Still, the royalties/profits suck either way, thanks to the big stores’ heavy discounts. And here’s where I explain the “low sales” further. These days, the market is in rough shape regardless of the press size, but when a small press gets a book up on Amazon, it’s amongst a sea of mainstream bestsellers that get all all the front space, and all the vanity crap that’s clogging up the rest of the space. It’s a virtual sea of books, to where someone would have to type the title, specifically, into the “search” box to find it. And people, especially authors, think this is exposure?
Hence, low sales. I’m guessing that a small press who claims to make fantastic sales from Amazon sold more than one that month, perhaps a handful in the previous quarter. Then you have those who take anything to fill their catalog, thinking quantity over quality will bring sales up. Readers only need to buy a few crappy ones before they avoid titles bearing that press’s name.
A few years ago at Skullvines, we sent a really nice promotional package to Barnes & Noble in hopes that they’d give it a shot in their stores. The form rejection said, “Blurbs not good enough.” The front cover sported a blurb from Clive Barker and the back had other big names. Do you think they even looked? No, they said, “Hm, another small press” and chucked it.
The big stores will rarely give small press titles a chance, and if they do, there is little to no profit to be made.
So where is the money when a press does direct distribution? Direct sales. Let me offer you those figures:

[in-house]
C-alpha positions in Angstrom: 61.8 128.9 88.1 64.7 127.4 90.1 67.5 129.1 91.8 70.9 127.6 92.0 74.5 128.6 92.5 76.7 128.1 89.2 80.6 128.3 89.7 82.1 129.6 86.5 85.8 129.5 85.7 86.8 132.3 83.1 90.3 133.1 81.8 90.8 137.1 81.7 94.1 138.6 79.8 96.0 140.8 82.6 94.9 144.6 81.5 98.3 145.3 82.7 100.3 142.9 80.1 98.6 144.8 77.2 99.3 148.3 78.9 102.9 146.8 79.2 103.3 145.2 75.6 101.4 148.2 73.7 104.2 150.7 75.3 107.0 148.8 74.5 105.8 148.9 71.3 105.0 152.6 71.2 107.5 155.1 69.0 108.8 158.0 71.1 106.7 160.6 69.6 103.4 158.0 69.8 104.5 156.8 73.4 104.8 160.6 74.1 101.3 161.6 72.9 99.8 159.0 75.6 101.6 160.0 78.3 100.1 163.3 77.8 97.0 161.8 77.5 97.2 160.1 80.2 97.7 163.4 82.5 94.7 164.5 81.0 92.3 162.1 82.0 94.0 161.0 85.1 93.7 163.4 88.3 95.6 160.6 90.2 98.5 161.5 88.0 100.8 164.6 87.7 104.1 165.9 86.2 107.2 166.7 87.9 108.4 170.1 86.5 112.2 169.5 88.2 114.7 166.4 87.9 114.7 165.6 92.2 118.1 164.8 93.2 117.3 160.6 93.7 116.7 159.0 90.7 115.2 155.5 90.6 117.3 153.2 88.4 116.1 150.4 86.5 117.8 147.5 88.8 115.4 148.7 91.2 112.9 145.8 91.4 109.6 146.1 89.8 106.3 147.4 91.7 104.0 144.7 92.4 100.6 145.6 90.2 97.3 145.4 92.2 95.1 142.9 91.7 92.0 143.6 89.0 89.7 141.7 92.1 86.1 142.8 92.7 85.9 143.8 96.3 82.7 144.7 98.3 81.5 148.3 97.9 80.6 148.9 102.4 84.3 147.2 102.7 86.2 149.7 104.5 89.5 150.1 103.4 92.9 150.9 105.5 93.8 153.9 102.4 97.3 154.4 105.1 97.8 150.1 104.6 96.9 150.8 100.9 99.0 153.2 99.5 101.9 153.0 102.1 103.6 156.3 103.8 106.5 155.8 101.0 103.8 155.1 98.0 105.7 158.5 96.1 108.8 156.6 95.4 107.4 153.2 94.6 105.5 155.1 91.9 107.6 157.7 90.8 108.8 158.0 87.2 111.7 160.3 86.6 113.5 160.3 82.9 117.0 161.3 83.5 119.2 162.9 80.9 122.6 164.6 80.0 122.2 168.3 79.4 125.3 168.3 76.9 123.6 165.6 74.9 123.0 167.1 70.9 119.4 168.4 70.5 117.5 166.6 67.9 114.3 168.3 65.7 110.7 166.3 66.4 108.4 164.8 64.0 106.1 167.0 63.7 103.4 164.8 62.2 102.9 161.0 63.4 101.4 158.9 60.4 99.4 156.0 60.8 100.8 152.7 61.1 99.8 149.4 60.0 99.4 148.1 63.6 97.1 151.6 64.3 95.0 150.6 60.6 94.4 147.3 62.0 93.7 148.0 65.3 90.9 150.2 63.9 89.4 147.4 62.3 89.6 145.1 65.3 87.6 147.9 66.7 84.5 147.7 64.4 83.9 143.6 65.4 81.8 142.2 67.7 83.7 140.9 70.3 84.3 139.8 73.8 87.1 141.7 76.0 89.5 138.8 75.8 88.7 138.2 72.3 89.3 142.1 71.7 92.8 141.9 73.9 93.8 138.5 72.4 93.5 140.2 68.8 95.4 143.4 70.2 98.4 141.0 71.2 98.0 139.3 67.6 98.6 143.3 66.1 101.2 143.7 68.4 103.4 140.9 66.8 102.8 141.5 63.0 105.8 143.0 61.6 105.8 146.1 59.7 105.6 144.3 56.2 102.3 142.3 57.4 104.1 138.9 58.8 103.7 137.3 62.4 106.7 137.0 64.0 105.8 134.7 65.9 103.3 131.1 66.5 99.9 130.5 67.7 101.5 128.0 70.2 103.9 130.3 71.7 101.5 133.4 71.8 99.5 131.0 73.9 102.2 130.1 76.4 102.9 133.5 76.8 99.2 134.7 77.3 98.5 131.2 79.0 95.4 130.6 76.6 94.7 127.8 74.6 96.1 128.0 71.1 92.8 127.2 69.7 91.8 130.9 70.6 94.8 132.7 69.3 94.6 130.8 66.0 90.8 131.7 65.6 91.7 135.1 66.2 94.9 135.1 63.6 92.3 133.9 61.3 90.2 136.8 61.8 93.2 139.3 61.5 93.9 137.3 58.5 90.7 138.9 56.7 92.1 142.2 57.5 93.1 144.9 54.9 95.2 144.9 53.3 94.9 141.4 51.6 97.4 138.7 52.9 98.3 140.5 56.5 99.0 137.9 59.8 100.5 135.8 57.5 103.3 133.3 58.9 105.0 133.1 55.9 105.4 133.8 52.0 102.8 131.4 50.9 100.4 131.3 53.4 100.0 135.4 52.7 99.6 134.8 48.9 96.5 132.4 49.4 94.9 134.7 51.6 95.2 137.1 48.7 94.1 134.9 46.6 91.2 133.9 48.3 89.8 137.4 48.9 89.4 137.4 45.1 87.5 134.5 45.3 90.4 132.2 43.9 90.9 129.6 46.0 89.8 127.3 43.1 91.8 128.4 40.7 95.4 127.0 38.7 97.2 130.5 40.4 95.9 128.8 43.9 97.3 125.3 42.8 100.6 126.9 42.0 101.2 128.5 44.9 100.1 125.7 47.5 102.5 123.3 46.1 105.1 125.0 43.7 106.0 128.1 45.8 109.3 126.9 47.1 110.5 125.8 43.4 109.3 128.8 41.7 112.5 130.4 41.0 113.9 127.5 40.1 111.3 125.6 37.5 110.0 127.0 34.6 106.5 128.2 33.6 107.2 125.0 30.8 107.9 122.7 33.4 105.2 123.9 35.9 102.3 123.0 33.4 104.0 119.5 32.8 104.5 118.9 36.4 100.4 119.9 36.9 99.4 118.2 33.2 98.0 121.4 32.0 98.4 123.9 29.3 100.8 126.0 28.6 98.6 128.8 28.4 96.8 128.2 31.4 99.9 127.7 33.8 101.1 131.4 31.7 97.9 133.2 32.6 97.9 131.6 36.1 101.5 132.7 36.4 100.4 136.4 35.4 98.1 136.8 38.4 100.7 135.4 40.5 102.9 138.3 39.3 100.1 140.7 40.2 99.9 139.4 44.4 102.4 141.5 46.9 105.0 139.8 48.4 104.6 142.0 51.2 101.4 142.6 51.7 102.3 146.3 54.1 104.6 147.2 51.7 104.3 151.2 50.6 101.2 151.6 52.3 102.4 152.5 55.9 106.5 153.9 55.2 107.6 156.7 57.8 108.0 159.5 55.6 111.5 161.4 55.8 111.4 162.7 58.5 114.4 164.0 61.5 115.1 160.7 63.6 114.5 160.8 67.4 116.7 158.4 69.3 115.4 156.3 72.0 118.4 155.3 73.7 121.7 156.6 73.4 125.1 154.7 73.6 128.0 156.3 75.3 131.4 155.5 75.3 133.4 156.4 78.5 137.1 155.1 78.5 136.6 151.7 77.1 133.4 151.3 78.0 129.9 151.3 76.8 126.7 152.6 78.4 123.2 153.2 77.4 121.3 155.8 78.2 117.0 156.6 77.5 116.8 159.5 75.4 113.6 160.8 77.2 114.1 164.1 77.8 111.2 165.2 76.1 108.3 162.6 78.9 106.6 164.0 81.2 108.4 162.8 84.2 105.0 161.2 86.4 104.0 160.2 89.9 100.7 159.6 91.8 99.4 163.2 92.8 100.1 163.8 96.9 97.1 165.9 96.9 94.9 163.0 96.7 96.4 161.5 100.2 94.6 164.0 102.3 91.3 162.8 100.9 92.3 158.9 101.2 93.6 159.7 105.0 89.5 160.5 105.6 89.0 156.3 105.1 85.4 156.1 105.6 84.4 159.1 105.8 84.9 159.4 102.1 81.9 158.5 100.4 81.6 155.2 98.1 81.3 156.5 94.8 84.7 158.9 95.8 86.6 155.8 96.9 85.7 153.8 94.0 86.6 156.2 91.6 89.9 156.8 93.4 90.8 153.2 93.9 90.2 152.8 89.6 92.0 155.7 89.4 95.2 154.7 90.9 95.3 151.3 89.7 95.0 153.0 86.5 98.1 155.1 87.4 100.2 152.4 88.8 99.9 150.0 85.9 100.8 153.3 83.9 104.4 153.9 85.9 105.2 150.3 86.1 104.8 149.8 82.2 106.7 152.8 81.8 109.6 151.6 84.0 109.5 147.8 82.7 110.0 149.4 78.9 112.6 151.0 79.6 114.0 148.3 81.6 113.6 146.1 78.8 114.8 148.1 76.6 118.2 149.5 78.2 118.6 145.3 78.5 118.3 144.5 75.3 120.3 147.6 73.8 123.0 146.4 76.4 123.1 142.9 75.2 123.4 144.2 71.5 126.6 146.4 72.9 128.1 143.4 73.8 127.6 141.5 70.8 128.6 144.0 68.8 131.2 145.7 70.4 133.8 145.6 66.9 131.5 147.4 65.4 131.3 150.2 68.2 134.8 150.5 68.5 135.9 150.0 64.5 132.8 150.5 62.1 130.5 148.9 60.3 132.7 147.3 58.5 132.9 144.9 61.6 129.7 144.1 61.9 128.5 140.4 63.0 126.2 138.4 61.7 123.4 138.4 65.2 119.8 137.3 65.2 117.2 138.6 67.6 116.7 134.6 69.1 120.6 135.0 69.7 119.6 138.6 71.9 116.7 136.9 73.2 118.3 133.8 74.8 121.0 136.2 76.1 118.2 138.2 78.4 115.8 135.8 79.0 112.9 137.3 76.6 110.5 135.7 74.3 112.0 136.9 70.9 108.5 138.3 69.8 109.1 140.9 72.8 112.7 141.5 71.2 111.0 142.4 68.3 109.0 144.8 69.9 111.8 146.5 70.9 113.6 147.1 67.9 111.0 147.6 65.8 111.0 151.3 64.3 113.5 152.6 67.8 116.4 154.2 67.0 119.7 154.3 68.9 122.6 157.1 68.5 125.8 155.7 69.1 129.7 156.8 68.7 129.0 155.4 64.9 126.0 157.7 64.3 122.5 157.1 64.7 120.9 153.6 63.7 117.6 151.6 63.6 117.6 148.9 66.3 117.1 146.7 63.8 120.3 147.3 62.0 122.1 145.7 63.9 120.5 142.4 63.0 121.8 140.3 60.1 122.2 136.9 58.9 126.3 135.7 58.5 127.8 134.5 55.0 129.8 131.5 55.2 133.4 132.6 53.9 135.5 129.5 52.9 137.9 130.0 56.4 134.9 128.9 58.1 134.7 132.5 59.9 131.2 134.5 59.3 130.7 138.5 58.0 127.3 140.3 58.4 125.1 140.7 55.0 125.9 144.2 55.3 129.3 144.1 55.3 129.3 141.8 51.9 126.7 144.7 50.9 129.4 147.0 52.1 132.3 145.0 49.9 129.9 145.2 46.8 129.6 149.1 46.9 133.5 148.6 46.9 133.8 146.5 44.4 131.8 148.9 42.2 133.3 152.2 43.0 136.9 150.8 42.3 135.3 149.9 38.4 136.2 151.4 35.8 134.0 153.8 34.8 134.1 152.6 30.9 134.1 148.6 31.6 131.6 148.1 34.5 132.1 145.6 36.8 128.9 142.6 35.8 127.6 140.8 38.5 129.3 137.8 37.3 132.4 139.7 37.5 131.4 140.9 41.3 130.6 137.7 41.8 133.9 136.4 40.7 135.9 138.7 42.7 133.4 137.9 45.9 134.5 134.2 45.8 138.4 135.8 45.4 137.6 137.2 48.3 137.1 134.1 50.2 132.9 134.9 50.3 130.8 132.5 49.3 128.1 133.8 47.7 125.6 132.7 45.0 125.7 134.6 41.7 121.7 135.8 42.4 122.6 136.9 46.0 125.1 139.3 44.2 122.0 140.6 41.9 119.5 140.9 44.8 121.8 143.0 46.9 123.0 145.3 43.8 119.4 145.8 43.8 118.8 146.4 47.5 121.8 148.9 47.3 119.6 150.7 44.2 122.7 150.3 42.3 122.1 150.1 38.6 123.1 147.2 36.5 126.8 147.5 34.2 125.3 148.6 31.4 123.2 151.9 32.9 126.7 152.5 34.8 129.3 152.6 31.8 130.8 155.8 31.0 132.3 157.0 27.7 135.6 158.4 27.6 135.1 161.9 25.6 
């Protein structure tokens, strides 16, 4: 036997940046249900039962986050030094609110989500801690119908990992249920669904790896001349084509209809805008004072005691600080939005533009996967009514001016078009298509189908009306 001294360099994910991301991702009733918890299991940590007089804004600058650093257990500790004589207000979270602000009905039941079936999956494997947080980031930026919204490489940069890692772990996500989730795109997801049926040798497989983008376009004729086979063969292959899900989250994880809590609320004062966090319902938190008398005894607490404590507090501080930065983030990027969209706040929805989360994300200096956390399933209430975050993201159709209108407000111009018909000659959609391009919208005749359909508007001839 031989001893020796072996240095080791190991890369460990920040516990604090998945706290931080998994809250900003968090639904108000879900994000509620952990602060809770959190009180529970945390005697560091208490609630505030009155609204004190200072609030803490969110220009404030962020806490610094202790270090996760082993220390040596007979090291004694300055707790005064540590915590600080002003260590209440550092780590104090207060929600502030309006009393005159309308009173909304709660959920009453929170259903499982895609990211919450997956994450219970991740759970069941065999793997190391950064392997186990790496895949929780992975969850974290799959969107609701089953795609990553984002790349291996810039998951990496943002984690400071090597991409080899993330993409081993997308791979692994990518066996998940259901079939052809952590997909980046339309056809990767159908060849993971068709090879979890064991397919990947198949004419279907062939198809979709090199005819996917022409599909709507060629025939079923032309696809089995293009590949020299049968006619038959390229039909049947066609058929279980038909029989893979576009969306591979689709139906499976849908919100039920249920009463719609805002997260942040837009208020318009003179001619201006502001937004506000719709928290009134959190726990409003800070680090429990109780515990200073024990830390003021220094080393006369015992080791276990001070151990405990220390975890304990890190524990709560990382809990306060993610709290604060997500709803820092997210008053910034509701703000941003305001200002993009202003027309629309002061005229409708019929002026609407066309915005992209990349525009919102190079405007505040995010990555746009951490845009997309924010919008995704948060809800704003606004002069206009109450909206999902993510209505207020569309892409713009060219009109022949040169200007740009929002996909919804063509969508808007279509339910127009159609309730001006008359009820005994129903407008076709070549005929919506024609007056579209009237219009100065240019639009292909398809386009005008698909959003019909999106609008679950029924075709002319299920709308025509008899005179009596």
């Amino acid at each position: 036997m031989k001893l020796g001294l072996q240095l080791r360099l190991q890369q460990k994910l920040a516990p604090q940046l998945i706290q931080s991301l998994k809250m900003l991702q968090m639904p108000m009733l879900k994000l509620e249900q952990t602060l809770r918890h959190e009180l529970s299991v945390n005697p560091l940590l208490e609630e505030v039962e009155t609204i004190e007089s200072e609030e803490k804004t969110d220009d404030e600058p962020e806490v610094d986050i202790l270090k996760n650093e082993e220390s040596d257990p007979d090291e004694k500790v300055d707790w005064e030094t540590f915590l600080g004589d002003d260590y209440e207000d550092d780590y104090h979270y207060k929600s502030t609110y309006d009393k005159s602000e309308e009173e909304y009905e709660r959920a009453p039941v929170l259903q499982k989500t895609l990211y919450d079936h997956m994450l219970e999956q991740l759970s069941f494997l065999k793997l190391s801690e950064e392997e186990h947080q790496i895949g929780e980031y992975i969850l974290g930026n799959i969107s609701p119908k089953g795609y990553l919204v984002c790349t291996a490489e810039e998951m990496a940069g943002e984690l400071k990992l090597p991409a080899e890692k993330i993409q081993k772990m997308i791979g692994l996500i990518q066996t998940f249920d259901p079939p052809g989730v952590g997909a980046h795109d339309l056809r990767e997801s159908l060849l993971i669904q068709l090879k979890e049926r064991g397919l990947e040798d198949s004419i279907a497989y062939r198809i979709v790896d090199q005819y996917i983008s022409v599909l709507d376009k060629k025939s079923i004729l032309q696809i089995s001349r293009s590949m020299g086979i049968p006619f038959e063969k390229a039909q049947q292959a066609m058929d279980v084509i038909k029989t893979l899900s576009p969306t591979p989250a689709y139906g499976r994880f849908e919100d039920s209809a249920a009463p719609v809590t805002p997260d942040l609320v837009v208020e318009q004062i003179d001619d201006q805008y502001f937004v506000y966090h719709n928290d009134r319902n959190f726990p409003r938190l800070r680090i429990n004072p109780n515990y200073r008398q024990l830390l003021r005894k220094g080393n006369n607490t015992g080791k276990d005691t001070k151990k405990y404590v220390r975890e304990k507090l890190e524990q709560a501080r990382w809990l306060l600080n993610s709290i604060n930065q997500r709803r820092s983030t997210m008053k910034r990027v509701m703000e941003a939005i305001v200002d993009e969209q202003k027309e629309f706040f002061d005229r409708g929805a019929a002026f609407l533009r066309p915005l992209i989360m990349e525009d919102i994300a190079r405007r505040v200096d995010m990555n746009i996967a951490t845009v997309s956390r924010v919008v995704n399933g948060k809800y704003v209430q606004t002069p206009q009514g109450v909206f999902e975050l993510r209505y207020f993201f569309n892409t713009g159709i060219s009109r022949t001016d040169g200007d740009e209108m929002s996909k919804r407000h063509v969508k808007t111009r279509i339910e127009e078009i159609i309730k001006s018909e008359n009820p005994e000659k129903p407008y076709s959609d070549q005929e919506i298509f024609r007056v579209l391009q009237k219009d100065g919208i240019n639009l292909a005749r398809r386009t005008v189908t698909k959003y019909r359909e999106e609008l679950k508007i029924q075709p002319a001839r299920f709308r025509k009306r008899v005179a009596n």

The press sells a book at $14.95 and, since there is no big store discount, they simply subtract the $5 production cost and split what’s left with the author. Both the press and the author get approximately $4.98. Big difference!
Let me offer you a scenario that’s very close to how it actually goes down, and I’ll even throw in profits from Kindle ebooks. For this example, I’ll say the ebook sells for $2.99 for which Amazon pays $2.09 per sale. And most presses who pay gross royalties, to my knowledge, rely more on big store sales than direct, but I’ll be generous here. Here we go:
For a slow month on a $14.95 small press title (paying 50% net royalties):
1 Amazon sale gets the author 86 cents
1 Baker & Taylor order (which takes about 8 or 9 months to pay) gets the author 86 cents
5 direct sales get the author $24.90
3 Kindle sales get the author $6.27
Total royalties for this month: $32.89
A press making the same sales, but paying 10% gross royalties:
1 Amazon = $1.50
1 B & T = $1.50
5 direct = $7.50
3 Kindle sales = $0.90
Total royalties = $11.40
See any red flags? Are gross royalties better with small press?
Let’s be more generous and say they pay 15% gross:
1 Amazon = $2.24
1 B & T = 2.24
5 direct = $11.20
3 Kindle = $1.35
Total = $17.03
Still not near as good as $32.89. It doesn’t even touch it.
Now, I’m not slamming presses who pay in gross royalties. It’s pretty common, actually, and practiced by some fantastic presses who are great to work with and treat their authors fairly. Most of these rely more on Amazon sales, etc, and it’s direct sales that make net royalties pay so much higher. If they make less direct sales than otherwise, their way is fine. It all depends on the business model – how they distribute.
This is simply to illustrate that a press who pays net royalties is NOT somehow screwing the authors over, especially if they make more in direct sales than otherwise.
A big issue that hinders progress for small presses, regardless of how they pay, are the incredibly huge discounts stores take for each sale. At the same time, there are enough presses out there who are screwing people over, so customers are paranoid about buying direct. I don’t blame them.
Hopefully I’ve managed to clarify some things for those not in the business, or authors who were told to stay away from “net profit” paying companies. As always, there are good and bad presses, and it can be difficult to tell which are which, but this method of payment is NOT a red flag.
Thanks for listening.